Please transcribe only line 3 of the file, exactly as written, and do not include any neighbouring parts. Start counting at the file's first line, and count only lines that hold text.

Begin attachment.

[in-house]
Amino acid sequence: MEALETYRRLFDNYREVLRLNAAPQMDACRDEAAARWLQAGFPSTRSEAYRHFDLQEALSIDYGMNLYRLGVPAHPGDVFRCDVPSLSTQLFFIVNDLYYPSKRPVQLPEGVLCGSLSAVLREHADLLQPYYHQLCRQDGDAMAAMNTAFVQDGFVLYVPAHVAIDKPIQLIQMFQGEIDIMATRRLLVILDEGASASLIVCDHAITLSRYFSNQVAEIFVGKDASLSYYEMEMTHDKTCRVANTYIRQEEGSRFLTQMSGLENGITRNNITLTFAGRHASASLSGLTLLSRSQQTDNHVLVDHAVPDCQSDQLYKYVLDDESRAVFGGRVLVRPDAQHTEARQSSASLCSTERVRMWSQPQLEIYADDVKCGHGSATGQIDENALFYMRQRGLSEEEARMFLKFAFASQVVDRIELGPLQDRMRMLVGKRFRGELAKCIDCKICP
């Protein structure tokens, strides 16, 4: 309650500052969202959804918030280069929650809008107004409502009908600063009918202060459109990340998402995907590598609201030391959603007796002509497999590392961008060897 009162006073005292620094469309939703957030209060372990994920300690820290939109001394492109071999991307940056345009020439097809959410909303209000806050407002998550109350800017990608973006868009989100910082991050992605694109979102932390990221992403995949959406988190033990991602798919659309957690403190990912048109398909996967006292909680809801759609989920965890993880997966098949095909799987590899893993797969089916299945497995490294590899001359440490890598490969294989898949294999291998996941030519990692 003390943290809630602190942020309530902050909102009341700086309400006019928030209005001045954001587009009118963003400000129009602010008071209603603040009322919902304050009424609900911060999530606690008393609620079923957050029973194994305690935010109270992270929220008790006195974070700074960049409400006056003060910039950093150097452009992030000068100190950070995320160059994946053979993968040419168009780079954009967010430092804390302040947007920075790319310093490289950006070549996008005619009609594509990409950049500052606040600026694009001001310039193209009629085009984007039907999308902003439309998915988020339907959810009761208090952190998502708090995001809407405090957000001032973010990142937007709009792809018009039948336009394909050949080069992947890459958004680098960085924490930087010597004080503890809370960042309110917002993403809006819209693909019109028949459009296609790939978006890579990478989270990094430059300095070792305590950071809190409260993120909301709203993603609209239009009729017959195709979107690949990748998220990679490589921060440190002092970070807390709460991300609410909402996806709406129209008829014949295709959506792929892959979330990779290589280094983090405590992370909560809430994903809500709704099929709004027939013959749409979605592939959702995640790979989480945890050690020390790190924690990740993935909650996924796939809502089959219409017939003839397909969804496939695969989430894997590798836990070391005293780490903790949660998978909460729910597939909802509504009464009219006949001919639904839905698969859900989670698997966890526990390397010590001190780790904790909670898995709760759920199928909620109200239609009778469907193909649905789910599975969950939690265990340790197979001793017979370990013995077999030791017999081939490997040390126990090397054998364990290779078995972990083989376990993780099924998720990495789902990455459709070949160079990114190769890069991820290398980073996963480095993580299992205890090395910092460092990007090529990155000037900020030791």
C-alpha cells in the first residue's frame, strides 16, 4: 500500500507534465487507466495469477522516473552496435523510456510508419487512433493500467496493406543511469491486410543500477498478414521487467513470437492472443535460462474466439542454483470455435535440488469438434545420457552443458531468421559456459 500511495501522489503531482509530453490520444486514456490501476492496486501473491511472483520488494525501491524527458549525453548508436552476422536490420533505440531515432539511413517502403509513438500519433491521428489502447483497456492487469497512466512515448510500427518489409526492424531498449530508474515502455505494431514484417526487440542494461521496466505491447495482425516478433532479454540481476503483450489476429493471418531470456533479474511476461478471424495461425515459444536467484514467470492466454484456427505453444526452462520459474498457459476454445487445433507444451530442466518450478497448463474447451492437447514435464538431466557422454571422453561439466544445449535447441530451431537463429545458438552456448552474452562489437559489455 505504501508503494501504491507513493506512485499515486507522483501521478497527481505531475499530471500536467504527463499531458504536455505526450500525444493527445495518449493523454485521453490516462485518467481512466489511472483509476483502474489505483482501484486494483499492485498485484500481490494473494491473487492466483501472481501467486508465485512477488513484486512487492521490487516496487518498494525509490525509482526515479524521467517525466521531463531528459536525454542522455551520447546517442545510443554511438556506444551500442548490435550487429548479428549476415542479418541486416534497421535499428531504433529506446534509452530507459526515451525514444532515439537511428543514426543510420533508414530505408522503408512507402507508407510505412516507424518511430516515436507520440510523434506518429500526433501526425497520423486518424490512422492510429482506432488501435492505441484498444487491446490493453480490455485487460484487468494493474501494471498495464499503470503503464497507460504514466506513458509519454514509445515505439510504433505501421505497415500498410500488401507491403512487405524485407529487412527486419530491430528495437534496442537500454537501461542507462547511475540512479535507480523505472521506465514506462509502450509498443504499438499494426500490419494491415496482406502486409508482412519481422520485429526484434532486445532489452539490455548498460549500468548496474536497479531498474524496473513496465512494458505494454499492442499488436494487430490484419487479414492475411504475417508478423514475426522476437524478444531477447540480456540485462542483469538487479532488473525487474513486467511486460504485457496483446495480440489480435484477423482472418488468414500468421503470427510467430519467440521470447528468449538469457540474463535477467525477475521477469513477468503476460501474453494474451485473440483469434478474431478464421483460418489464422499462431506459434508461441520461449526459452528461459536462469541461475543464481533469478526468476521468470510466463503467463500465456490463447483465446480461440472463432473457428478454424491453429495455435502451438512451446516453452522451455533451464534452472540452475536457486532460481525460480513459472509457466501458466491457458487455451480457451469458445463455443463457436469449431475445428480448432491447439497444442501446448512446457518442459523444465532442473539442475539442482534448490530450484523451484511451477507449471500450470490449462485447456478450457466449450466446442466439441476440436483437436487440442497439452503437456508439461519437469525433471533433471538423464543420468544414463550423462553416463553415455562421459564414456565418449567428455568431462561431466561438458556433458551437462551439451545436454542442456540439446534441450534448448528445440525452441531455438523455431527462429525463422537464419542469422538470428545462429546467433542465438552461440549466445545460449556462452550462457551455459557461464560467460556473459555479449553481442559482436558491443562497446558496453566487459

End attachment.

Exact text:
């Protein structure tokens, strides 16, 4: 309650500052969202959804918030280069929650809008107004409502009908600063009918202060459109990340998402995907590598609201030391959603007796002509497999590392961008060897 009162006073005292620094469309939703957030209060372990994920300690820290939109001394492109071999991307940056345009020439097809959410909303209000806050407002998550109350800017990608973006868009989100910082991050992605694109979102932390990221992403995949959406988190033990991602798919659309957690403190990912048109398909996967006292909680809801759609989920965890993880997966098949095909799987590899893993797969089916299945497995490294590899001359440490890598490969294989898949294999291998996941030519990692 003390943290809630602190942020309530902050909102009341700086309400006019928030209005001045954001587009009118963003400000129009602010008071209603603040009322919902304050009424609900911060999530606690008393609620079923957050029973194994305690935010109270992270929220008790006195974070700074960049409400006056003060910039950093150097452009992030000068100190950070995320160059994946053979993968040419168009780079954009967010430092804390302040947007920075790319310093490289950006070549996008005619009609594509990409950049500052606040600026694009001001310039193209009629085009984007039907999308902003439309998915988020339907959810009761208090952190998502708090995001809407405090957000001032973010990142937007709009792809018009039948336009394909050949080069992947890459958004680098960085924490930087010597004080503890809370960042309110917002993403809006819209693909019109028949459009296609790939978006890579990478989270990094430059300095070792305590950071809190409260993120909301709203993603609209239009009729017959195709979107690949990748998220990679490589921060440190002092970070807390709460991300609410909402996806709406129209008829014949295709959506792929892959979330990779290589280094983090405590992370909560809430994903809500709704099929709004027939013959749409979605592939959702995640790979989480945890050690020390790190924690990740993935909650996924796939809502089959219409017939003839397909969804496939695969989430894997590798836990070391005293780490903790949660998978909460729910597939909802509504009464009219006949001919639904839905698969859900989670698997966890526990390397010590001190780790904790909670898995709760759920199928909620109200239609009778469907193909649905789910599975969950939690265990340790197979001793017979370990013995077999030791017999081939490997040390126990090397054998364990290779078995972990083989376990993780099924998720990495789902990455459709070949160079990114190769890069991820290398980073996963480095993580299992205890090395910092460092990007090529990155000037900020030791």